7 super TV shows somehow turning 50 years old in 2021
Columbo, Archie, Cannon and Cornelius all made their series debut in 1971.
Images: The Everett Collection
It seems like only yesterday that we were watching these characters on our television screen. Well, in most cases, it literally was yesterday, as these seven new shows from 1971 launched characters and careers that continue to air on television. Even Spider-Man made his live-action debut that year in an unlikely place. Did you know that?
Elsewhere, you have household names like Sabrina the Teenage Witch and Archie Bunker all entering television in 1971. Let's take a look at some influential shows celebrating a 50th birthday in 2021.
Peter Falk as Lt. Columbo was no stranger to television in 1971. Falk made his debut as the detective in the 1968 made-for-TV movie Prescription: Murder. Yet, three years would pass before NBC dusted off the raincoat for another pilot film in March 1971, "Ransom for a Dead Man," and, at last, a full series order months later. The clever crime tales would run for most of the decade on the network, for seven seasons through 1978. A decade later, ABC and Falk would revive the character, as Columbo continued to say, "Just one more thing…" until 2003.
2. All in the Family
Nobody had ever seen a character like Archie Bunker on television before, though many probably knew characters like the Bunkers in real life. That was Norman Lear's visionary goal with this boundary-busting sitcom. The blue-collar family paved the way for the Simpsons, the Bundys, the Conners… etc. And, it spawned several hit spin-offs, including The Jeffersons, Maude and Good Times. The Seventies — and modern — family sitcom in many ways began here.
3. Soul Train
Not to brag, but Soul Train began on WCIU-TV, our very own local Chicago station. Back in those days, The U was a UHF upstart, and this Black spin on American Bandstand began in a studio at the Chicago Board of Trade in 1970. A year later, it went syndicated and a new generation of line dancing was born. The musical showcase and its suave host, Don Cornelius, relocated to Los Angeles not long after. Soul Train kept on chugging for 35 years, helping popularize disco, hip-hop and so much more.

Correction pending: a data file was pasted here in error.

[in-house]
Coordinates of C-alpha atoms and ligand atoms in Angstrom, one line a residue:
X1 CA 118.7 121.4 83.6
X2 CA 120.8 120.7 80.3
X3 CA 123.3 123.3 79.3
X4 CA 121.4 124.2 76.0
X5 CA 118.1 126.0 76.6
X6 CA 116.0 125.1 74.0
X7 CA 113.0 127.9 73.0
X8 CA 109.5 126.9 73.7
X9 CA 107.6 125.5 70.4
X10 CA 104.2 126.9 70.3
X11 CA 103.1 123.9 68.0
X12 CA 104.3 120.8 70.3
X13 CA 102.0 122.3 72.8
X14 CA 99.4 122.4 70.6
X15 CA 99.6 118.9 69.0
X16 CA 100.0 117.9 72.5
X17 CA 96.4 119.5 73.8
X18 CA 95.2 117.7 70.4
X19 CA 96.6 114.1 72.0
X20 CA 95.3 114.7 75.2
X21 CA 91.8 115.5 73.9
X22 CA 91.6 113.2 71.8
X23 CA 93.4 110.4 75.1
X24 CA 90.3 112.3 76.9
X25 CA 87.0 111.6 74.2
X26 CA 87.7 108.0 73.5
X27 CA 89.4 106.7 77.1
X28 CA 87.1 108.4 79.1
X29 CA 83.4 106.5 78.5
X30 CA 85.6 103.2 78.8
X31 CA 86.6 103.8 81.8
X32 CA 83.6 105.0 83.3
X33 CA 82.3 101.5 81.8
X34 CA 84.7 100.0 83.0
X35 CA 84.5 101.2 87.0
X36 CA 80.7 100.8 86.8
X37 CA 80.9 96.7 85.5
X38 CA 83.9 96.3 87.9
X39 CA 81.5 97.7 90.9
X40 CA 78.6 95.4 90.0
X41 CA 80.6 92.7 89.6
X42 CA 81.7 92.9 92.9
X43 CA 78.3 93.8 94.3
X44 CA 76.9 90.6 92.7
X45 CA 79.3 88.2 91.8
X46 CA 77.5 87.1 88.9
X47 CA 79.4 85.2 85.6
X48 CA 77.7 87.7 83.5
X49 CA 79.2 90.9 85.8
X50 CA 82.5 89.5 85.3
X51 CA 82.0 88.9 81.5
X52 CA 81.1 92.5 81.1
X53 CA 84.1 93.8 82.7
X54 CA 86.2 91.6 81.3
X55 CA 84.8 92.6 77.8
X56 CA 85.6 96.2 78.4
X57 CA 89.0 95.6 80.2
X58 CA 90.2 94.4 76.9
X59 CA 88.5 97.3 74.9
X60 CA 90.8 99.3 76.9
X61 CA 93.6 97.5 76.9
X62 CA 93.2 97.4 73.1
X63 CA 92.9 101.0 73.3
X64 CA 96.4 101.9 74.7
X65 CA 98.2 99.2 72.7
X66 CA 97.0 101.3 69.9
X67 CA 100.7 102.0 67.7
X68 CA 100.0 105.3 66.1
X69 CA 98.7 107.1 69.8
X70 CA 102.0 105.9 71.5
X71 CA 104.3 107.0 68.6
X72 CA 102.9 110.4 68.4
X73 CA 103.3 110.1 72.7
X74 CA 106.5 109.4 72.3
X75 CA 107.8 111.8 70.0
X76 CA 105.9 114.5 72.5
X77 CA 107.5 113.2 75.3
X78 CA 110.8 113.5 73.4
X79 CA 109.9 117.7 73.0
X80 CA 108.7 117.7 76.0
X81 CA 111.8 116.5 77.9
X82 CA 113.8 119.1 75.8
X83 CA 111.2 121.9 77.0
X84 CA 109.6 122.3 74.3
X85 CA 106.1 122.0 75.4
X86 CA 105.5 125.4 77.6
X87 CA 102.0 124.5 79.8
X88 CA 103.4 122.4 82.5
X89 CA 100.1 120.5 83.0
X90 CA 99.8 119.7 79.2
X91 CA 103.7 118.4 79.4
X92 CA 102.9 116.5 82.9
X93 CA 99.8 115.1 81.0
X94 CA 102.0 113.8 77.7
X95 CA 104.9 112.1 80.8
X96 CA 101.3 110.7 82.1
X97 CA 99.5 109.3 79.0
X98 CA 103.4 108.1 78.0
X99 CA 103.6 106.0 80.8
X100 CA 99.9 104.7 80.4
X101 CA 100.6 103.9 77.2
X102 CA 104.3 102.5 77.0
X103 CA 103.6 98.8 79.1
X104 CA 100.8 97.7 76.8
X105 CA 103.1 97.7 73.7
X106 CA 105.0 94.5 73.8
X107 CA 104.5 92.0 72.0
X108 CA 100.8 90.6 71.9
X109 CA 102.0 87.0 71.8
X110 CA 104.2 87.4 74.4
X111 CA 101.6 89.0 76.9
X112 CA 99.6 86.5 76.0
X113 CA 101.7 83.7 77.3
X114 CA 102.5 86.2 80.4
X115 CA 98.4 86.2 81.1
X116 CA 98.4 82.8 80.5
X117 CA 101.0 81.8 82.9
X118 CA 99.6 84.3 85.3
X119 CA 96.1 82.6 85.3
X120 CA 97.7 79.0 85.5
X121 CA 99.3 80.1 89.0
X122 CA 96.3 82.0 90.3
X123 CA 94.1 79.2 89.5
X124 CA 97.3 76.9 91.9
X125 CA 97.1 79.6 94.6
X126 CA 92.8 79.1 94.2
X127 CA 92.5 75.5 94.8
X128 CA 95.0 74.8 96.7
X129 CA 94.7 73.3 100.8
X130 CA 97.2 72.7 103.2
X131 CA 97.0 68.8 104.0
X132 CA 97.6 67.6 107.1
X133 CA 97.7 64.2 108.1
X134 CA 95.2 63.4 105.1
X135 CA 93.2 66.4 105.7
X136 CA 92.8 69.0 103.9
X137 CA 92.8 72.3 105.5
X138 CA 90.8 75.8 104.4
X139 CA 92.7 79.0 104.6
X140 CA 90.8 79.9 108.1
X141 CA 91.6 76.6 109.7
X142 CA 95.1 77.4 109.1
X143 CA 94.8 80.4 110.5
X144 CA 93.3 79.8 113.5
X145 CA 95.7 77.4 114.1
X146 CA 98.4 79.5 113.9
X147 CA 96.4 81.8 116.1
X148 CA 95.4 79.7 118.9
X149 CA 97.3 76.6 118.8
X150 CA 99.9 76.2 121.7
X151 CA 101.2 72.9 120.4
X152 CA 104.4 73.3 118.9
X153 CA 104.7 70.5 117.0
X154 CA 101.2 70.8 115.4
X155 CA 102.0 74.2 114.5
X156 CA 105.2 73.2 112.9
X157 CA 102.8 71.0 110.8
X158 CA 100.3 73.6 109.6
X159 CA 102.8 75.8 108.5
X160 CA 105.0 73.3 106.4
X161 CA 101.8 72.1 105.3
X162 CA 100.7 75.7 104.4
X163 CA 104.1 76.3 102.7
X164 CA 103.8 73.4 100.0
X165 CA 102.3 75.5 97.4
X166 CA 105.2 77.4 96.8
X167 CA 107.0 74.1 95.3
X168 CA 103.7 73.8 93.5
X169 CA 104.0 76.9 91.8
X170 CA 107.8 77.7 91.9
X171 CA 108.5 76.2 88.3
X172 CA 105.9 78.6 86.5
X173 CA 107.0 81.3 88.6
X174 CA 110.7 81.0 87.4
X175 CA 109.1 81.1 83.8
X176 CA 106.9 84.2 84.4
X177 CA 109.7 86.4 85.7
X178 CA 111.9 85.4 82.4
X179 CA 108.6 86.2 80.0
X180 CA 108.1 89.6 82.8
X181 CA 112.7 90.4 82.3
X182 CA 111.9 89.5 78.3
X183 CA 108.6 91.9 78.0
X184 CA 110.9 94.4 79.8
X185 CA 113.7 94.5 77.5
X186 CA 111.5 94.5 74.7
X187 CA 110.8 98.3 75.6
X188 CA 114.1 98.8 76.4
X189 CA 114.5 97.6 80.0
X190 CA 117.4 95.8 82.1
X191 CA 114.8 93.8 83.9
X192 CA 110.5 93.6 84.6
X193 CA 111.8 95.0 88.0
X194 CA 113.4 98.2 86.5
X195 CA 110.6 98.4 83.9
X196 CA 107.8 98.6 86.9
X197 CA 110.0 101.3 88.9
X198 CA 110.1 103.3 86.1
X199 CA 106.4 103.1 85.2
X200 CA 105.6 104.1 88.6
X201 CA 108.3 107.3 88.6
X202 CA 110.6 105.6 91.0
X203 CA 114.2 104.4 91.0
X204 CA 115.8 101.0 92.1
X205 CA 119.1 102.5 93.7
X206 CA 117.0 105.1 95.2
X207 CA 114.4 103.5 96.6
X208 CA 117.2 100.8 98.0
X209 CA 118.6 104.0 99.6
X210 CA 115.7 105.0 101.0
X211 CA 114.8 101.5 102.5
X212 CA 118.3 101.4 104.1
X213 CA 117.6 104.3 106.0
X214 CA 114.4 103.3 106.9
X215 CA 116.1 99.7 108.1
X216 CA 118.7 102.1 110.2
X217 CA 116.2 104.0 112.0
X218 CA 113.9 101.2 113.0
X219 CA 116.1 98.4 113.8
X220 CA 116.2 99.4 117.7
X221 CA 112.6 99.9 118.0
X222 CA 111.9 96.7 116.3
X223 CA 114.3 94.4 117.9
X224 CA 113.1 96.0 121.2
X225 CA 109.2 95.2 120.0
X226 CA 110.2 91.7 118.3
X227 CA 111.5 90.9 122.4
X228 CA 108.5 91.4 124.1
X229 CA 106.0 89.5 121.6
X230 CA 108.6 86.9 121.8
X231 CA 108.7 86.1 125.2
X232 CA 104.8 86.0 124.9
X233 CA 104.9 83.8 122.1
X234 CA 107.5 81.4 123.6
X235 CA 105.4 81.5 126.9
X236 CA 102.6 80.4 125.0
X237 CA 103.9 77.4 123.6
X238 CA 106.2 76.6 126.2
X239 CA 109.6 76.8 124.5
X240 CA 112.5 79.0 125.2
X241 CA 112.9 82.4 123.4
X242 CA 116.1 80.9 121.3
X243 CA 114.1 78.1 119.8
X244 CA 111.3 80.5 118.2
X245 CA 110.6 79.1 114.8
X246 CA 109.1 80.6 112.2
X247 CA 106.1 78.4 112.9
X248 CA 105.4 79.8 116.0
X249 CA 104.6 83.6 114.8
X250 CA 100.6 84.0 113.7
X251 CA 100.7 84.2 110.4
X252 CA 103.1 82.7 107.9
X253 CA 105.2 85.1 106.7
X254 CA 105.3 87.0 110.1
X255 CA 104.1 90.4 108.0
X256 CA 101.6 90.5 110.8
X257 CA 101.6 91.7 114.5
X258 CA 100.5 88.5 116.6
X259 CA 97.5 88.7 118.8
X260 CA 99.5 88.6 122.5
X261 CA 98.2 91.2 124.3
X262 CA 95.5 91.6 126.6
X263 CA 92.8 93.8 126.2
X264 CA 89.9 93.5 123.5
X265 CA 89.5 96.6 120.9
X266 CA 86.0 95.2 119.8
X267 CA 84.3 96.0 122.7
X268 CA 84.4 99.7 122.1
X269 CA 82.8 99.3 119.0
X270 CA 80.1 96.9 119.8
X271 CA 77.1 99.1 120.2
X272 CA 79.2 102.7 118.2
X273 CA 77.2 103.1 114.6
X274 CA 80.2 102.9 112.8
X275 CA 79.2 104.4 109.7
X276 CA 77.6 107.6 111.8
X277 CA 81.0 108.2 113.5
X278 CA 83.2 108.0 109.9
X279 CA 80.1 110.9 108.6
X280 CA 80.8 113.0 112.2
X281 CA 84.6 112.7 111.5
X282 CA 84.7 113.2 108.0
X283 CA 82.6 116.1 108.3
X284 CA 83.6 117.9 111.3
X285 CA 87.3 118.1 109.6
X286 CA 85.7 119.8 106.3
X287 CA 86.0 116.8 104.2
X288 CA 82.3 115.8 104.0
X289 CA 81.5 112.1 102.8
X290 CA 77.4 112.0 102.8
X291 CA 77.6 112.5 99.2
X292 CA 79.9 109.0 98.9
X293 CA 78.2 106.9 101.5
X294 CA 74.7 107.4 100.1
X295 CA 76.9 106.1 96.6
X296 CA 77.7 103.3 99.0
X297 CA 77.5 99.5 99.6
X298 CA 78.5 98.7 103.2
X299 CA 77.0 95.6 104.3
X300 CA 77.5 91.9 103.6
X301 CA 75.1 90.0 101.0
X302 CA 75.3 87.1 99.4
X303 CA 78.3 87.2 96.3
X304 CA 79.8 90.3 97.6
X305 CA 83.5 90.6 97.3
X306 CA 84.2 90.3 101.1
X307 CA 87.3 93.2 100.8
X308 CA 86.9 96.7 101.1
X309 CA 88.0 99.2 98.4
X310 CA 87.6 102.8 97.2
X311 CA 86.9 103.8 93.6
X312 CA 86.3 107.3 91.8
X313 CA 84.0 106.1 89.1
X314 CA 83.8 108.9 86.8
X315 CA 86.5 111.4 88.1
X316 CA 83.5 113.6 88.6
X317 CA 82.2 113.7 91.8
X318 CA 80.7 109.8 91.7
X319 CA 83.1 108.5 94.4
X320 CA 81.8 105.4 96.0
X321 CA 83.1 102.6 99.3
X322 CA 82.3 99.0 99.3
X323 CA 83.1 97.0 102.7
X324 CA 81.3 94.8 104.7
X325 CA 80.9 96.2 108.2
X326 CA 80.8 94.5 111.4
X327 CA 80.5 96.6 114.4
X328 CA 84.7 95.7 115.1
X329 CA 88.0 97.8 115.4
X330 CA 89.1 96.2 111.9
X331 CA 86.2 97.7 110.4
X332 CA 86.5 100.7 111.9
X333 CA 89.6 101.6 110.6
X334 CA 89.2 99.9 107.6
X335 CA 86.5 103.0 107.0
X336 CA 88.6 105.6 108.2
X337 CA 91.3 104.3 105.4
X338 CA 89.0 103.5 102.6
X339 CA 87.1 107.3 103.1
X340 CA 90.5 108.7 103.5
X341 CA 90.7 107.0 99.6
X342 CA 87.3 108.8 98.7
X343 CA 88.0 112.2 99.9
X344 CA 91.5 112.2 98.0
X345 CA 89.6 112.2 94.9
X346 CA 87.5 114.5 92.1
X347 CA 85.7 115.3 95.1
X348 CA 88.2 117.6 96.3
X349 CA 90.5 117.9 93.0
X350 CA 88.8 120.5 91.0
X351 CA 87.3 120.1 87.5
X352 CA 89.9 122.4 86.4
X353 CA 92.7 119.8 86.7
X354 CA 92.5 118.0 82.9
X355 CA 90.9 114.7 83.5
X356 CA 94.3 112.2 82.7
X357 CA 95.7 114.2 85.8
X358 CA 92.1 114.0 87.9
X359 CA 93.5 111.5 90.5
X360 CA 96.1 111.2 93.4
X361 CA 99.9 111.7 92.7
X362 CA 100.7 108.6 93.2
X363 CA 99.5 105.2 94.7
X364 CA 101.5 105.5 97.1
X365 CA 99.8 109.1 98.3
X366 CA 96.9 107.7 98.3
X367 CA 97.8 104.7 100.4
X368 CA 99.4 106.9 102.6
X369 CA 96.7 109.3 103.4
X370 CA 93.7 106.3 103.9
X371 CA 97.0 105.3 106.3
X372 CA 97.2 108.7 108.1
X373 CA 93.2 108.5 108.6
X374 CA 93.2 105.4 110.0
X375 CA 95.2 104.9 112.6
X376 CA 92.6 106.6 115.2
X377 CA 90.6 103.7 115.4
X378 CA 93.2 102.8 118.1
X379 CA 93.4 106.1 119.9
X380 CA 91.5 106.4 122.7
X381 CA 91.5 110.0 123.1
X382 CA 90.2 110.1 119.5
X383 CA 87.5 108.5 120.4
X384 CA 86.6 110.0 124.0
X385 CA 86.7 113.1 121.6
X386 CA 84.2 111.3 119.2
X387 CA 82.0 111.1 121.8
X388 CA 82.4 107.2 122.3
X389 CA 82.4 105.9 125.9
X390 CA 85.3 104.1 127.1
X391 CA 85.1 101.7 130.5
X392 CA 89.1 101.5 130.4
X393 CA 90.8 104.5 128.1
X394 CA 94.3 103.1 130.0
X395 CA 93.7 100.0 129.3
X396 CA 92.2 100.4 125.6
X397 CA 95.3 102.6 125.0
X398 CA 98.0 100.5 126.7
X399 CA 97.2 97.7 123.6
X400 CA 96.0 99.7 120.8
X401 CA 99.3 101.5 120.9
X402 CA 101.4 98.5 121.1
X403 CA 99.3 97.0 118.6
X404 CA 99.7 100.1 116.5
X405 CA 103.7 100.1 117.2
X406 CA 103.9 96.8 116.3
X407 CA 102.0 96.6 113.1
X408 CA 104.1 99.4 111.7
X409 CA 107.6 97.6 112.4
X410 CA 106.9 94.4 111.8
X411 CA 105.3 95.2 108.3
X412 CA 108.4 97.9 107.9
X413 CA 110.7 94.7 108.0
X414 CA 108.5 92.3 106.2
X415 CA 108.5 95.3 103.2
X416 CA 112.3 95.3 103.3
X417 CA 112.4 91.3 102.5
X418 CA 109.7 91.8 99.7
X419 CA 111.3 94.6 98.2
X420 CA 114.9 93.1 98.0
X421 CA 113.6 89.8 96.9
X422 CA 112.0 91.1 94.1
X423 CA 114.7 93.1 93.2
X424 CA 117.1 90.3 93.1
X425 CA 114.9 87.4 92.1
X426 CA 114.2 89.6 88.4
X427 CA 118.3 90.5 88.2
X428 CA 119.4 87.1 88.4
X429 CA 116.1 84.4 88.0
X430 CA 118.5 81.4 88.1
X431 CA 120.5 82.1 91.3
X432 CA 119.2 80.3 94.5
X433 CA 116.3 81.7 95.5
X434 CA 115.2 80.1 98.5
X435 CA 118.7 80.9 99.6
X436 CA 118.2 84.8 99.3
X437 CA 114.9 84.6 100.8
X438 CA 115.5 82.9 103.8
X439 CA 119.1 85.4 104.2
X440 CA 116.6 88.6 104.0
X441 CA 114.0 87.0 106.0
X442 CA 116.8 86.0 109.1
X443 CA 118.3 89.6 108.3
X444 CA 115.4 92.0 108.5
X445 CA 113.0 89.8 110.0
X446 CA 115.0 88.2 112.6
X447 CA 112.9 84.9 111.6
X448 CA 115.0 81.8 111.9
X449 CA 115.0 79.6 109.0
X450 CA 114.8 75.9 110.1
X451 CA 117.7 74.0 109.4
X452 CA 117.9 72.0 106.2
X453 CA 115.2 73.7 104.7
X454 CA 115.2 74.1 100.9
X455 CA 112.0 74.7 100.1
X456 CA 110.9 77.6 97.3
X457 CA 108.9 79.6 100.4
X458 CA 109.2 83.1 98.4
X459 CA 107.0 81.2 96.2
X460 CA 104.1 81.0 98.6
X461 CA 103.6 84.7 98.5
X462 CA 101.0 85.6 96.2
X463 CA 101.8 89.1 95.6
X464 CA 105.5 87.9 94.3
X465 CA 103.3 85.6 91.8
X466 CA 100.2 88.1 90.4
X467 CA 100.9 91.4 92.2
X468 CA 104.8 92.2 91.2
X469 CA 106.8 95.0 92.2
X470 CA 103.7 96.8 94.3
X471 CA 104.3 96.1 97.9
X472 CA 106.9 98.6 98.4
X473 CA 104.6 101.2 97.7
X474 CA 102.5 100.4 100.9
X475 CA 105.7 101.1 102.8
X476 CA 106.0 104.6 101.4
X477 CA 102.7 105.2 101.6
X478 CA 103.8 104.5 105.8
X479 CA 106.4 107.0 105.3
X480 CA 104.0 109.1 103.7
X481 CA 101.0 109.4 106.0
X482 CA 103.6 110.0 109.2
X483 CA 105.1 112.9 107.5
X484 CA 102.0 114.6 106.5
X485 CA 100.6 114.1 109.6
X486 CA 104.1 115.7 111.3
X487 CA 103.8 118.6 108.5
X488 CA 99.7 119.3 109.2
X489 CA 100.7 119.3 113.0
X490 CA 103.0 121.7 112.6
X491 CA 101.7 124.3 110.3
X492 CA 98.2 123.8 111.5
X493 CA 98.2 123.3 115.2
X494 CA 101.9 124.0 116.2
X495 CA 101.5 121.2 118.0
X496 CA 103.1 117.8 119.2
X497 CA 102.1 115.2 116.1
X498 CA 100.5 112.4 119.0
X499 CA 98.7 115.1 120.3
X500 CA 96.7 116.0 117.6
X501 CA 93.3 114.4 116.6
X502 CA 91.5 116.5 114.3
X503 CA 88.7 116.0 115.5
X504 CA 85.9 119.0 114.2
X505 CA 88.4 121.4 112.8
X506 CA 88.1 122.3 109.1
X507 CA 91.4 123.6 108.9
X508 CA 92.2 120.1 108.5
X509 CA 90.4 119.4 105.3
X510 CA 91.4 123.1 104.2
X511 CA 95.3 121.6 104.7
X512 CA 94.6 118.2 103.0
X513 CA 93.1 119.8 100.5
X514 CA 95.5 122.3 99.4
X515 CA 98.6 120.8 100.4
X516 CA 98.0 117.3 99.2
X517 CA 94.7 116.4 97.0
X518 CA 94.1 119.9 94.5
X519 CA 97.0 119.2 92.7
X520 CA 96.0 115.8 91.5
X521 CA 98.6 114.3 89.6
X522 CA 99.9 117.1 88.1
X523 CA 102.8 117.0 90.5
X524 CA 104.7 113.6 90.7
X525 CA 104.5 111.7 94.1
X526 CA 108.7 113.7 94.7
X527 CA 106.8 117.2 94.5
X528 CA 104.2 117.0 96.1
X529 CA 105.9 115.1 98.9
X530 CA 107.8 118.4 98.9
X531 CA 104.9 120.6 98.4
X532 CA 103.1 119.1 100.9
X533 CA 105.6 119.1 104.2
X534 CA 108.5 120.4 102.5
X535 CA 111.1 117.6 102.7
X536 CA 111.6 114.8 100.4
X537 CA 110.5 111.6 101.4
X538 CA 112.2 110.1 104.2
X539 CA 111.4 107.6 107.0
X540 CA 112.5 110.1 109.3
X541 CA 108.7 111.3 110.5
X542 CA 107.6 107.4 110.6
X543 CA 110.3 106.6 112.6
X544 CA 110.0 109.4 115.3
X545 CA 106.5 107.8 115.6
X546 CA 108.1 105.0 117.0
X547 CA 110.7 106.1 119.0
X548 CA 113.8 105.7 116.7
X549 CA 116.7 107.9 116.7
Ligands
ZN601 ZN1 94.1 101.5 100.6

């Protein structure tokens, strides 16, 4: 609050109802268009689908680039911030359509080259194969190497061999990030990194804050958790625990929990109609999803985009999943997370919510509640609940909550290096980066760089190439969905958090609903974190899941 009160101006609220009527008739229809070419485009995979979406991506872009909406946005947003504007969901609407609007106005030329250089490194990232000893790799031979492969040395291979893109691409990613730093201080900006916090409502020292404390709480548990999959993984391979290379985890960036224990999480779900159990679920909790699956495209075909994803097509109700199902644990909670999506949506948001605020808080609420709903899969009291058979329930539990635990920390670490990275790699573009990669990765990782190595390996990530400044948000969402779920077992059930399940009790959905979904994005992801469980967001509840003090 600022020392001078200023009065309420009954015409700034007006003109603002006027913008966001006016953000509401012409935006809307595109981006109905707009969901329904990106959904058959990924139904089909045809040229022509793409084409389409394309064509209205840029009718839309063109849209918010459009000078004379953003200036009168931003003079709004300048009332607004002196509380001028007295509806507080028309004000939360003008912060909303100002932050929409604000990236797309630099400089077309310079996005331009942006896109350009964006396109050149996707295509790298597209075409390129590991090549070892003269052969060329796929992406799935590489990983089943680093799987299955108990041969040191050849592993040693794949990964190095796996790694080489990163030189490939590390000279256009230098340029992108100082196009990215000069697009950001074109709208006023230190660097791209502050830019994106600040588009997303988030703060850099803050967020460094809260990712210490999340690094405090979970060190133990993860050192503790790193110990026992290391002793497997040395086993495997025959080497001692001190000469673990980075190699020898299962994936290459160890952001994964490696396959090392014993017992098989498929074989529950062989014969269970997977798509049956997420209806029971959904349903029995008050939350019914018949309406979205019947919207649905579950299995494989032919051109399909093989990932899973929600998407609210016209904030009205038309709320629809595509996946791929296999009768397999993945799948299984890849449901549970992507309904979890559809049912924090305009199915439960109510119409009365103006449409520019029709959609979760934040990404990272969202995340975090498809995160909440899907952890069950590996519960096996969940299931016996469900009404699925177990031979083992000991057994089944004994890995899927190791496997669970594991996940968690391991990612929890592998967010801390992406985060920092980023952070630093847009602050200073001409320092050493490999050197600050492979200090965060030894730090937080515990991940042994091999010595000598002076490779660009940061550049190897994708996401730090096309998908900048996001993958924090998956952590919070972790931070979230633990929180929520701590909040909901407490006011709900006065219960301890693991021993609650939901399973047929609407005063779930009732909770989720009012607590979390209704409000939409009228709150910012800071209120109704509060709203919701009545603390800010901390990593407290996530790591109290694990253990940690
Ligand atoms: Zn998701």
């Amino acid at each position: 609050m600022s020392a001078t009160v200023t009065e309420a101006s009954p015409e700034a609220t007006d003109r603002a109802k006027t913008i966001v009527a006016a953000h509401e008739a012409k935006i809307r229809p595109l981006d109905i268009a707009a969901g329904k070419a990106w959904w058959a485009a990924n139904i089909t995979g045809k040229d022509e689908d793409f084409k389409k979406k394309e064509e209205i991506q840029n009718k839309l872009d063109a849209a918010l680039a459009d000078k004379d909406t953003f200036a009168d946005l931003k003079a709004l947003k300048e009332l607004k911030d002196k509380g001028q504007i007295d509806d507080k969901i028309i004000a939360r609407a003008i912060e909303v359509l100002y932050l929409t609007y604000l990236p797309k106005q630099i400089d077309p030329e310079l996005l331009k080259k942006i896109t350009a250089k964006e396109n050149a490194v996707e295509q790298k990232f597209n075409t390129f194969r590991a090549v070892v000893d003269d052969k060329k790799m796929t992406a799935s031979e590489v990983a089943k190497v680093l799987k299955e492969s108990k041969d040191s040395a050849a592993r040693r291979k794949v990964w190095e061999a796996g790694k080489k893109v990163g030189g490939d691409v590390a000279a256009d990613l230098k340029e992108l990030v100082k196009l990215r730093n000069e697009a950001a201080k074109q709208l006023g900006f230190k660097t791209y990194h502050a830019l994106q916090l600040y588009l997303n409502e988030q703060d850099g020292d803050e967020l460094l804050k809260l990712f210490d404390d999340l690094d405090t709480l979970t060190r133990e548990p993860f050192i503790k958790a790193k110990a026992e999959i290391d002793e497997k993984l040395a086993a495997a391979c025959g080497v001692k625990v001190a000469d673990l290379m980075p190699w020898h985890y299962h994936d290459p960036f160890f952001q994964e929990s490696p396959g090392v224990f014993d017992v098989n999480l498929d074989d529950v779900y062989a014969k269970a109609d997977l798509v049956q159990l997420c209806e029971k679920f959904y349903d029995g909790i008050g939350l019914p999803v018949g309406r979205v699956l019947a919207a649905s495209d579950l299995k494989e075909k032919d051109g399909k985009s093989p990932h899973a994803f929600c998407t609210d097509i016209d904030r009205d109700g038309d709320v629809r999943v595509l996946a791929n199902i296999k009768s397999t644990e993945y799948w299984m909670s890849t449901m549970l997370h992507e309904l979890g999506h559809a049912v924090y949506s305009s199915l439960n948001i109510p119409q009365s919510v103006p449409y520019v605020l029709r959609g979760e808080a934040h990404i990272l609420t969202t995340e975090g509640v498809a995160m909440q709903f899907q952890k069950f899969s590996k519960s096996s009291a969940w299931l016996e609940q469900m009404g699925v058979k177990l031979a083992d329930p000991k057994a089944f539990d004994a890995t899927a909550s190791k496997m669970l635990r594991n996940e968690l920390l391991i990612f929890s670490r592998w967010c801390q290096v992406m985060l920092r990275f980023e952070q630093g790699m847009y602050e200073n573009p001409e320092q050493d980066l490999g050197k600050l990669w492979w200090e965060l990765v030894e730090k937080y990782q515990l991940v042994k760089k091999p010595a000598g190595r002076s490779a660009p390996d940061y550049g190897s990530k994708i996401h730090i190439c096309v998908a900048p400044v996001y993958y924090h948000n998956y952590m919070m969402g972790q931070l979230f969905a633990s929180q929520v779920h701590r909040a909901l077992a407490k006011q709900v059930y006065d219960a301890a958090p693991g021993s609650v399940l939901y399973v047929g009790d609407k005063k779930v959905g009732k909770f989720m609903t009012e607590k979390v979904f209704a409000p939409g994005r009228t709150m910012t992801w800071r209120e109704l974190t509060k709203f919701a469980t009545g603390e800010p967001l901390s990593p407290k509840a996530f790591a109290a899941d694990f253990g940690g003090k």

Cannon featured one of the least likely and most lovable private detectives of Seventies television. As Cannon, William Conrad cruised around in a land yacht solving crimes. Cannon had an appetite for the finer things in life — and justice. Besting bad guys with a bump of his belly or a well-placed karate chop, this tough guy delivered action with a little levity. Actually, the comedy elements of Cannon are underrated. Premiering in the spring of 1971, Cannon pulled in big ratings. It was such a hit that Filmation even considered a Young Cannon cartoon. Alas, that never came to fruition. But we did get five stunt-filled seasons of Cannon.
5. The Electric Company
You may not know her name, but Peggy Charren was responsible for bringing some of our favorite childhood programs to life. Thanks to her persistence, we grew up with shows like Sesame Street and The Electric Company instead of corporations like Mattel and Hasbro. And, remember, Spider-Man made his first live-action appearance alongside on Electric Company… alongside young Morgan Freeman, a.k.a. "Easy Reader." Gee, wouldn't it be great if someone brought back shows like this?
6. The Sonny & Cher Comedy Hour
In the 1970s, Sonny Bono and Cher were known as more than mere musical performers. They had popular music and a hit variety show, but they weren't necessarily adored by the critics. After multiple nominations, their variety show finally took home an Emmy Award for Outstanding Directorial Achievement in 1972. Cher constantly showed off her enviable abs — navel included. This led to People magazine dubbing her the "Pioneer of the Belly Beautiful." She said, "All I know is I got in trouble for showing my belly button, and every time I turned around after I went off the air, all you saw were Cheryl Ladd's boobs." Fair point, Cher.
7. Sabrina the Teenage Witch
Based on the popular Archie Comics character, this original TV version of Sabrina aired from 1971 to 1974 on CBS. Dubbed "the grooviest teenage witch," Sabrina was known for her fashion sense and dance moves. If only we could have been like her in high school! She made her debut just as Bewitched was entering its final season, ensuring witches had a firm place in pop culture.